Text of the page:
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* EnsembleDarkHorse: For having just a single outing in the series (minus a DLC fight in ''VideoGame/MegaMan10''), Ballade is well-remembered and well-loved by the fandom for his NobleDemon qualities, being a WorthyOpponent to Mega Man, and most of all, his HeelFaceTurn [[spoiler:and subsequent HeroicSacrifice]].

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* BestLevelEver: For some people, Napalm Man's stage in the second portion of the game. Its layout is completely different from its NES counterpart (a completely underground base as opposed to a jungle) - but a lot of the structure seems to be an improvement. The enemy placement is made so it's less predictable yet fair and makes an environment which you can actually use the Rain Flush, Flash Stopper, Ring Boomerang, and Pharaoh Shot to your advantage.

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* SugarWiki/AwesomeMusic: The music for the Wily levels is easily one of the most climactic and epic tunes in the series history. The Wily boss theme similarly has an awesome feel to it.

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* SequelDifficultyDrop: Compared to [[VideoGame/MegaManIII the previous game]], the enemy placement is a lot fairer and the levels are generally less troublesome. Additionally, the Item Replicator allows ItemFarming to mitigate most of the game’s challenge.


* OlderThanTheyThink: The ability to buy upgrades originated in this game, and not ''VideoGame/MegaMan7'' as many assume. Conversely, the super pellet, which in this game is occasionally supplied by Proto Man, actually first appeared all the way back in ''VideoGame/MegaMan1'' (though there was only one in the entire game, and it looked completely different to how it does here).

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* OlderThanTheyThink: OlderThanTheyThink:
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The ability to buy upgrades originated in this game, and not ''VideoGame/MegaMan7'' as many assume. assume, albeit this game (and ''VideoGame/MegaManV'') has a different way of paying for upgrades, using P-Chips instead of bolts.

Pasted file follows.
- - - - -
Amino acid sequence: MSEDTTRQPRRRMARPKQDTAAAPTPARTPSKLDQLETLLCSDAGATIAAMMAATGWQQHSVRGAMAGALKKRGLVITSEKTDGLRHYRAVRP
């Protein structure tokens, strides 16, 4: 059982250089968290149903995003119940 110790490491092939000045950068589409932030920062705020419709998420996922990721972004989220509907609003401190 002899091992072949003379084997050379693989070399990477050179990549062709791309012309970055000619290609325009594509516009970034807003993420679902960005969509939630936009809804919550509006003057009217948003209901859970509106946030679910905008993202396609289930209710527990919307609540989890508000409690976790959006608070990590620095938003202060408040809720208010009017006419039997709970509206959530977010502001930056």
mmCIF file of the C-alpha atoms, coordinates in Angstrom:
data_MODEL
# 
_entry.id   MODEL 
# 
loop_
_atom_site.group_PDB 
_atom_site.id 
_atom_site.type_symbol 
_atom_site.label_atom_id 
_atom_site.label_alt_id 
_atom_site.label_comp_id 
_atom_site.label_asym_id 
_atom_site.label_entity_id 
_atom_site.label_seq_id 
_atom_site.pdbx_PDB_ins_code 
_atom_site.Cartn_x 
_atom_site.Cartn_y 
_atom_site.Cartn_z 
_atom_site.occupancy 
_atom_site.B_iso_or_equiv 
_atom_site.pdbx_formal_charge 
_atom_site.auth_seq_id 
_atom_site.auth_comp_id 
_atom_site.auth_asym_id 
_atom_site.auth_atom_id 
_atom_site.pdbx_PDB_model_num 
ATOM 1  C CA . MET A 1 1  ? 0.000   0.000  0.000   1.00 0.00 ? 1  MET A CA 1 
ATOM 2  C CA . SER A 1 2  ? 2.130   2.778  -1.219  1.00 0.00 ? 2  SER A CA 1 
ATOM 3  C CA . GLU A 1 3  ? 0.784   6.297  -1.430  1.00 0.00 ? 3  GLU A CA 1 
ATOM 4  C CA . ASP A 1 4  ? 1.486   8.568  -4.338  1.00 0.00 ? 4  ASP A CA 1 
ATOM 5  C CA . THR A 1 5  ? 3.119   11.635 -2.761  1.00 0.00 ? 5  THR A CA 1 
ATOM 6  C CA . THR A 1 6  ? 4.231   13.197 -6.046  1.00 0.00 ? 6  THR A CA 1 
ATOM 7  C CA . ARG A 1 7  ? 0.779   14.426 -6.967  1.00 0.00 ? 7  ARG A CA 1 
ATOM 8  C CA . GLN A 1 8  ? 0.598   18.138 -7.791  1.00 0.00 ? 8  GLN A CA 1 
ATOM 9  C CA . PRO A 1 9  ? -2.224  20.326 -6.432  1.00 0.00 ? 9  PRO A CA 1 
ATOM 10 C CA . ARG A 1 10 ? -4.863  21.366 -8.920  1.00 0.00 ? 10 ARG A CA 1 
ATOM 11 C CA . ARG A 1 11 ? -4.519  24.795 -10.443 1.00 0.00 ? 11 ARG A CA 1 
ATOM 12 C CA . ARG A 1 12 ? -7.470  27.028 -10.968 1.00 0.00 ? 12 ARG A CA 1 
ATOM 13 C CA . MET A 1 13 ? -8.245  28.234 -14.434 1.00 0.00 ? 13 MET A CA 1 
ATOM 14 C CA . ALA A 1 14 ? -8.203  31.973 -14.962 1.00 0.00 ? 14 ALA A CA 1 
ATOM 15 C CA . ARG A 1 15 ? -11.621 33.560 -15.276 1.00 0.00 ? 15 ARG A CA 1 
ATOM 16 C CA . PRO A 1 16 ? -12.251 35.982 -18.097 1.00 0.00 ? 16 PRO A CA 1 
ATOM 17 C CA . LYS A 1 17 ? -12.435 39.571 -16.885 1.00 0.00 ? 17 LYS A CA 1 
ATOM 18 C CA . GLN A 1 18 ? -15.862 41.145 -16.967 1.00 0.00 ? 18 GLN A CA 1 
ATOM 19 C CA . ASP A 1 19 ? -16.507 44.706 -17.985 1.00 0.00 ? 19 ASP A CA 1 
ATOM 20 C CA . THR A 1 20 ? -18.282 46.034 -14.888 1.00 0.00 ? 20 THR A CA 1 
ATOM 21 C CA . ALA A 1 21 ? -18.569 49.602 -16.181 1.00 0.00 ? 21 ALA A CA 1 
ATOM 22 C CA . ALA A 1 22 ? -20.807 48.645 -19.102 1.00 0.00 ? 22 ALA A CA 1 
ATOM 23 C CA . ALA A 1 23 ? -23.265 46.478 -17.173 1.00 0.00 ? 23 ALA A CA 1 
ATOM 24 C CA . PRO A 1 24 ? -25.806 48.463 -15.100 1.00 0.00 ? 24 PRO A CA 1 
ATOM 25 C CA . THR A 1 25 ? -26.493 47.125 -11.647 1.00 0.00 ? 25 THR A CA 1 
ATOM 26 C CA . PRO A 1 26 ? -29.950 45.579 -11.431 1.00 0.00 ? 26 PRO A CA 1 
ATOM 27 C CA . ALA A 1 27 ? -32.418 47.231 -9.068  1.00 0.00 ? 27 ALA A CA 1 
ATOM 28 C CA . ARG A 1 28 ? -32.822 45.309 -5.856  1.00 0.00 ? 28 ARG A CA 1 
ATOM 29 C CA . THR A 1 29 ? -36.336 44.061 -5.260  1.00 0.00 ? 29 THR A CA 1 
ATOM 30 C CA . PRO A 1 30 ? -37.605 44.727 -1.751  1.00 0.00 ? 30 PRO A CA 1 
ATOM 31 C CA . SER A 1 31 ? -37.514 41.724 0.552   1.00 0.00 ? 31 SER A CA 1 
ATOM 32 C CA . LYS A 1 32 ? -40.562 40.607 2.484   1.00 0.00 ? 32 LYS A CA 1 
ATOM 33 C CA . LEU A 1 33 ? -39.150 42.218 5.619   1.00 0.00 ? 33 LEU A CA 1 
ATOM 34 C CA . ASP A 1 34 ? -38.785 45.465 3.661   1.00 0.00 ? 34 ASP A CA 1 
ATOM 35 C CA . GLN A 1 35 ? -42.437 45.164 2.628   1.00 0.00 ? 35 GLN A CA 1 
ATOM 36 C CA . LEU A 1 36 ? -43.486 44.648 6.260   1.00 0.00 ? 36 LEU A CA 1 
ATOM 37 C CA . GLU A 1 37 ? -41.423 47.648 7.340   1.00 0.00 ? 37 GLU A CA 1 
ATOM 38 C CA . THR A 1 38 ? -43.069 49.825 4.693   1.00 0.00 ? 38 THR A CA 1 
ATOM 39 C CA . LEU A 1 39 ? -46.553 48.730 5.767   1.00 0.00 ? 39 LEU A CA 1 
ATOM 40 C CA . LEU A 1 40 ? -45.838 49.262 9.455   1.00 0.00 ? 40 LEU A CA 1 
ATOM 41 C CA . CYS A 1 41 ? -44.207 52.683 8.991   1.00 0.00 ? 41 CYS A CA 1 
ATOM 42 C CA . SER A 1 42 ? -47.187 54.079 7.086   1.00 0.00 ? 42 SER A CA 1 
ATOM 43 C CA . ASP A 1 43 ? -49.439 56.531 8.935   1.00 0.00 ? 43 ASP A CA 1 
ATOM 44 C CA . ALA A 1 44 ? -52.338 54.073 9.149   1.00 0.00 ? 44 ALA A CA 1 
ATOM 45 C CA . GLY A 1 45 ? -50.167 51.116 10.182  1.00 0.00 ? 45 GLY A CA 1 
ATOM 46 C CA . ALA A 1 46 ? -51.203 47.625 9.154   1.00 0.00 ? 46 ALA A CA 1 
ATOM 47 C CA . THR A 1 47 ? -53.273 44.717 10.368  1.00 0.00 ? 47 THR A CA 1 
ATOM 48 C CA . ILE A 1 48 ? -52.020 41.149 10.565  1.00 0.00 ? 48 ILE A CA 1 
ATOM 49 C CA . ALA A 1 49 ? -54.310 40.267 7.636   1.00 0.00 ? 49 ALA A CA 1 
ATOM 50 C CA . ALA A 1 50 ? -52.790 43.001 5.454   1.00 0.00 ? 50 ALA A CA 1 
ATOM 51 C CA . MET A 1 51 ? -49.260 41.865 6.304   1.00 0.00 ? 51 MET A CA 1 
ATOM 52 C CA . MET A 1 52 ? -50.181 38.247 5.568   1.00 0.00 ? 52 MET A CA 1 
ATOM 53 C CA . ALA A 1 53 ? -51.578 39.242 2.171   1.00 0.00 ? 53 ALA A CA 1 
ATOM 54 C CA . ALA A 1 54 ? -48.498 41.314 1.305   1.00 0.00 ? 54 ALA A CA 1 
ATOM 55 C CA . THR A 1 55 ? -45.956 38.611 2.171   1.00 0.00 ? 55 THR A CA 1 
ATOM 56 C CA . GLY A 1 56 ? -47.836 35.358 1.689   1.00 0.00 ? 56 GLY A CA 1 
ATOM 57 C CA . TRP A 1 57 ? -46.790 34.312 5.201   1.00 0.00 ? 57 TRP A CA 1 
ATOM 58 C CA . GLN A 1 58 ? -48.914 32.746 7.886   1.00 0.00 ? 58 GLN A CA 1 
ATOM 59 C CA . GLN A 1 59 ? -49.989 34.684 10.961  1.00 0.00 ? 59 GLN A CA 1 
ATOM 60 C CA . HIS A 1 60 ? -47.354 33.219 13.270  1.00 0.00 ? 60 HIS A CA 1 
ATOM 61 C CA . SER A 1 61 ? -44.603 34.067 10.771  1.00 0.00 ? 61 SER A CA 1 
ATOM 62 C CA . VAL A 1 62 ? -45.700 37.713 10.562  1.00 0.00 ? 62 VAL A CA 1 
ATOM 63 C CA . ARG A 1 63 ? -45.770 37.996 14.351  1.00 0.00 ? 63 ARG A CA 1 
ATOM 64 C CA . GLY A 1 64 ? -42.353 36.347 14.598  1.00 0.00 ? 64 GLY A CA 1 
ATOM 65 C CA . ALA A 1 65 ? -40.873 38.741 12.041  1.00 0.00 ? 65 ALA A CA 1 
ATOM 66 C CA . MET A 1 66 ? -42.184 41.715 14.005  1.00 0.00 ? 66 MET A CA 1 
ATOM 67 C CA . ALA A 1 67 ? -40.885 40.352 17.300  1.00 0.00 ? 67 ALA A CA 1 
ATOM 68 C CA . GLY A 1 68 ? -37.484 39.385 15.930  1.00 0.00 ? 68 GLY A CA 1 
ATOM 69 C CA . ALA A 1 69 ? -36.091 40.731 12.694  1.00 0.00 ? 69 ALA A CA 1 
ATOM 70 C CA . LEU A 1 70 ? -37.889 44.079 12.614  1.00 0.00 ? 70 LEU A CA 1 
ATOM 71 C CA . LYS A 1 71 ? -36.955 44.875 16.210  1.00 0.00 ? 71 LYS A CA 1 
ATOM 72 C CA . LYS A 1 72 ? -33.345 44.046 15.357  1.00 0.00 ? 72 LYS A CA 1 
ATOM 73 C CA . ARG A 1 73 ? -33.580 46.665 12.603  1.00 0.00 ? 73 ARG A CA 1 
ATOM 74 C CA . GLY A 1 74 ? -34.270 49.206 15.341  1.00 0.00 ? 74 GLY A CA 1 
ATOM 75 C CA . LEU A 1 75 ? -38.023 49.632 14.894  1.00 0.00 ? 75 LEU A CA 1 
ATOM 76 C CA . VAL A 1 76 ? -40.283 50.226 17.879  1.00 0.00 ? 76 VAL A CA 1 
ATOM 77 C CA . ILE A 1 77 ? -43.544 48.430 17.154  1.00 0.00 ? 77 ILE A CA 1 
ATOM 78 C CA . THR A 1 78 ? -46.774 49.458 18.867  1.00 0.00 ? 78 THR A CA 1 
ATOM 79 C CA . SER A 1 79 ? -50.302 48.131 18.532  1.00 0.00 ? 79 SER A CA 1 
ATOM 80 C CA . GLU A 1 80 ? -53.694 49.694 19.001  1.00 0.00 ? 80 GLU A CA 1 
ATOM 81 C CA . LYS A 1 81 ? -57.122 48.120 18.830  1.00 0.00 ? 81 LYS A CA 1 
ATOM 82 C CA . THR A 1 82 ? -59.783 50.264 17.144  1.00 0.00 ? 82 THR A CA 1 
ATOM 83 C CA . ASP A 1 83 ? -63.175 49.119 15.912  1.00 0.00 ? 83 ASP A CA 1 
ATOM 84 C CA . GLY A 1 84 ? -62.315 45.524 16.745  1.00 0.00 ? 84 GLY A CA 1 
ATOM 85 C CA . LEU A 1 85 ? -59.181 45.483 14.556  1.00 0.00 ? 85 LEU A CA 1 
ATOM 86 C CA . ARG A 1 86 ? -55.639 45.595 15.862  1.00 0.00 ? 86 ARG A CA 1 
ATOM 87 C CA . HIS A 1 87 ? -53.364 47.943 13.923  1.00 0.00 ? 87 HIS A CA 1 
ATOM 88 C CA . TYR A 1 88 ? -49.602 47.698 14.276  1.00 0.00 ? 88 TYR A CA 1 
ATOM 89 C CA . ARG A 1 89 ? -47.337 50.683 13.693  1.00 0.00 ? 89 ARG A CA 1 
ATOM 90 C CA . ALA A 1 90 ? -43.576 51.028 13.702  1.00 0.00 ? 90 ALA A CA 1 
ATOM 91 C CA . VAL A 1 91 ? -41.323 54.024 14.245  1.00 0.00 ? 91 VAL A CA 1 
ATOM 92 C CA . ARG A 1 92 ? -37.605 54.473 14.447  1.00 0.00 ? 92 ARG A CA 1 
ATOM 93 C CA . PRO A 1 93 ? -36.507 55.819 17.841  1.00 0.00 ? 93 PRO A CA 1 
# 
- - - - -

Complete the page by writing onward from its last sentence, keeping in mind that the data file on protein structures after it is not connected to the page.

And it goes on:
** This is also the first game in the ''Mega Man'' franchise to have a second level select theme (albeit it's just the first level select theme in a higher key), beating ''VideoGame/MegaManX1'' to the punch by a few months.
**
Conversely, the super pellet, which in this game is occasionally supplied by Proto Man, actually first appeared all the way back in ''VideoGame/MegaMan1'' (though there was only one in the entire game, and it looked completely different to how it does here).


* ThatOneBoss: Bright Man is back to bring the pain. Unlike his NES counterpart that only used his Flash Stopper when at a certain amount of health, Game Boy Bright Man can use the Flash Stopper anytime he wants. Beating Bright Man this time around all depends on whether or not he decides to be obnoxious.

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* ThatOneBoss: Bright Man is back to bring the pain. Unlike his NES counterpart that only used his Flash Stopper when at a certain amount of health, Game Boy Bright Man can use the Flash Stopper anytime he wants. Beating Bright Man this time around all depends on whether or not he decides to be obnoxious. On the plus side, his weakness- the Rain Flush- hits multiple times per use and ultimately kills him faster.


* ThatOneBoss: Bright Man once again brings the pain. Unlike his NES counterpart that only used his Flash Stopper when at a certain amount of health, Game Boy Bright Man can use the Flash Stopper anytime he wants. Beating Bright Man all depends on whether or not he decides to be obnoxious.

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* ThatOneBoss: Bright Man once again brings is back to bring the pain. Unlike his NES counterpart that only used his Flash Stopper when at a certain amount of health, Game Boy Bright Man can use the Flash Stopper anytime he wants. Beating Bright Man this time around all depends on whether or not he decides to be obnoxious.


* OlderThanTheyThink: The ability to buy upgrades originated in this game, and not ''VideoGame/MegaMan7'' as many assume. Conversely, the super pellet, which in this game is occasionally supplied by Proto Man, actually first appeared all the way back in ''VideoGame/MegaMan1'' (though there was only one in the entire game, and it looked completely different to how it does here).

to:

* OlderThanTheyThink: The ability to buy upgrades originated in this game, and not ''VideoGame/MegaMan7'' as many assume. Conversely, the super pellet, which in this game is occasionally supplied by Proto Man, actually first appeared all the way back in ''VideoGame/MegaMan1'' (though there was only one in the entire game, and it looked completely different to how it does here).here).
* ThatOneBoss: Bright Man once again brings the pain. Unlike his NES counterpart that only used his Flash Stopper when at a certain amount of health, Game Boy Bright Man can use the Flash Stopper anytime he wants. Beating Bright Man all depends on whether or not he decides to be obnoxious.

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* EvenBetterSequel: To the previous three games, though most fans agree that the following game just edges for the title of best in the Game Boy subseries.
* OlderThanTheyThink: The ability to buy upgrades originated in this game, and not ''VideoGame/MegaMan7'' as many assume. Conversely, the super pellet, which in this game is occasionally supplied by Proto Man, actually first appeared all the way back in ''VideoGame/MegaMan1'' (though there was only one in the entire game, and it looked completely different to how it does here).

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